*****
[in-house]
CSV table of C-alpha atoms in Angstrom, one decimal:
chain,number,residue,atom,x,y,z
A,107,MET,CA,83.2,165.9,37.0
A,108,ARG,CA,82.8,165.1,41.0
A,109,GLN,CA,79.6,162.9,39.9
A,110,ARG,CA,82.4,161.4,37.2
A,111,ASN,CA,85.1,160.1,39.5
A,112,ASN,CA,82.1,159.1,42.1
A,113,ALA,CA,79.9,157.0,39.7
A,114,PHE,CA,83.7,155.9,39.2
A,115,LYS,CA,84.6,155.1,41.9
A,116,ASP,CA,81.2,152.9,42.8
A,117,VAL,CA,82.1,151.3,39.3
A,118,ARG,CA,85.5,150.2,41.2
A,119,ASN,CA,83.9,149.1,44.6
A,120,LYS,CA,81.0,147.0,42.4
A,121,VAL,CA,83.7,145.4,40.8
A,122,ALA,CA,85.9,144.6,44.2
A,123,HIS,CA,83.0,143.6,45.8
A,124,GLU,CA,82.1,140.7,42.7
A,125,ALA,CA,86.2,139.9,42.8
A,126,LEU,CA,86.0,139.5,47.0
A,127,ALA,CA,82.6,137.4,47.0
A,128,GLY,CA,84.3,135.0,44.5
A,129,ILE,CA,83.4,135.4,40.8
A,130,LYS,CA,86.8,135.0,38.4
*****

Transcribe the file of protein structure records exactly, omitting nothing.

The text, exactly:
[in-house]
CSV table of C-alpha atoms in Angstrom, one decimal:
chain,number,residue,atom,x,y,z
A,107,MET,CA,83.2,165.9,37.0
A,108,ARG,CA,82.8,165.1,41.0
A,109,GLN,CA,79.6,162.9,39.9
A,110,ARG,CA,82.4,161.4,37.2
A,111,ASN,CA,85.1,160.1,39.5
A,112,ASN,CA,82.1,159.1,42.1
A,113,ALA,CA,79.9,157.0,39.7
A,114,PHE,CA,83.7,155.9,39.2
A,115,LYS,CA,84.6,155.1,41.9
A,116,ASP,CA,81.2,152.9,42.8
A,117,VAL,CA,82.1,151.3,39.3
A,118,ARG,CA,85.5,150.2,41.2
A,119,ASN,CA,83.9,149.1,44.6
A,120,LYS,CA,81.0,147.0,42.4
A,121,VAL,CA,83.7,145.4,40.8
A,122,ALA,CA,85.9,144.6,44.2
A,123,HIS,CA,83.0,143.6,45.8
A,124,GLU,CA,82.1,140.7,42.7
A,125,ALA,CA,86.2,139.9,42.8
A,126,LEU,CA,86.0,139.5,47.0
A,127,ALA,CA,82.6,137.4,47.0
A,128,GLY,CA,84.3,135.0,44.5
A,129,ILE,CA,83.4,135.4,40.8
A,130,LYS,CA,86.8,135.0,38.4